Wednesday, June 30, 2010

Fewer troops coming to NM border than in previous deployment

The increase in troops to protect New Mexico's border with Mexico will only be a fraction of what it was during Operation Jump Start. During the height of Operation Jump Start, which was conducted from June 2006 until August 2008, there were about 1,000 National Guard soldiers in New Mexico. They built bollards to try to deter illegal immigrants from coming into the U.S. from Mexico, they built portions of a border fence near Columbus, and they provided surveillance and patrol along the border. But this time, only 72 National Guard soldiers - all coming from the New Mexico National Guard - will be added at the border. Currently, there are as many as 100 state National Guard troops at the border on a daily basis. The soldiers to be assigned to the New Mexico border will account for only six percent of the 1,200 National Guard soldiers that President Obama has ordered to patrol the 1,954 miles of shared border the U.S. has with Mexico. But Bingaman said the additional troops, combined with added National Guard troops that Gov. Bill Richardson sent to the border in early April, could make New Mexico's border safer. "While we have made important strides in reducing the number of people illegally entering our country, we still have some more work to do when it comes to addressing drug-related criminal activity along the border," Bingaman said. "This increased National Guard presence will be helpful as we continue to find permanent solutions to securing our border communities." But Bingaman added he and other members of New Mexico's congressional delegation will be keeping close watch on the border to ensure that there is no increase in activity as a result of stepped-up enforcement in neighboring states. "We want to make sure there is no more shift of illegal activity," McCartin said...more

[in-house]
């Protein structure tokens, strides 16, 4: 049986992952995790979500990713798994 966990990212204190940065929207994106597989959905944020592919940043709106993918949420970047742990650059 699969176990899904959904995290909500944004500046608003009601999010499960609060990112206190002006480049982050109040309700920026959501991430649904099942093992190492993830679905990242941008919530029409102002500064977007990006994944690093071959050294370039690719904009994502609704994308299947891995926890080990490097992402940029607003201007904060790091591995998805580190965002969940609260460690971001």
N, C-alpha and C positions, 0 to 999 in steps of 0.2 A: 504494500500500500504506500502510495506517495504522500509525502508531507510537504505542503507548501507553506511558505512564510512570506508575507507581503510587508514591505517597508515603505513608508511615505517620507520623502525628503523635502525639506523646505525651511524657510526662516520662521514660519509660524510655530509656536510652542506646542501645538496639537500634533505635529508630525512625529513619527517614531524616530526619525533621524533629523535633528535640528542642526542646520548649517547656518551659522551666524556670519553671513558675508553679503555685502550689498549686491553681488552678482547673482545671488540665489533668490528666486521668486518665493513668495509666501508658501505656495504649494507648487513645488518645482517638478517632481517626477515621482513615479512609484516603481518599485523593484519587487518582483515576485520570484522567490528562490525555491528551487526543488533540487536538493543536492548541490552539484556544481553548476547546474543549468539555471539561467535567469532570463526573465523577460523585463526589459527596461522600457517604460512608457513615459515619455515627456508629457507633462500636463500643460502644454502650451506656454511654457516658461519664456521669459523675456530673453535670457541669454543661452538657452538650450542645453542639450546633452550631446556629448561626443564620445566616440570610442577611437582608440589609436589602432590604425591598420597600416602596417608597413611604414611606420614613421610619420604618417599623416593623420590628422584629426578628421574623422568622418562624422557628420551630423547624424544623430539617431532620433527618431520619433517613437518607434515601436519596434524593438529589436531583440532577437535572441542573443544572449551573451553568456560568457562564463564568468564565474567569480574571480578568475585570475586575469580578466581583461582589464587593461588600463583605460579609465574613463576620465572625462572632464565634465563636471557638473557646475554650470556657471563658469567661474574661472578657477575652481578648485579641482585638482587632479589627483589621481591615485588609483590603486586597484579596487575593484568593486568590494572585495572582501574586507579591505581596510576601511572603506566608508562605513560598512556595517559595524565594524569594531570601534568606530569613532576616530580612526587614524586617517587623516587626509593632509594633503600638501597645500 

Let's see, Arizona gets 524 agents and NM get 72.

Bingaman wants to designate a quarter of a million acres near the border as wilderness where the Border Patrol can't use motorized vehicles.

Increased enforcement in Arizona, when combined with Bingaman's wilderness designations, will definitely lead to a "shift of illegal activity" and the Senator knows it.

I continue to hope he will drop the band-aide changes he's offered so far, and instead adopt the compromise proposed by the Las Cruces Chamber of Commerce which has been endorsed by many important groups and entities.

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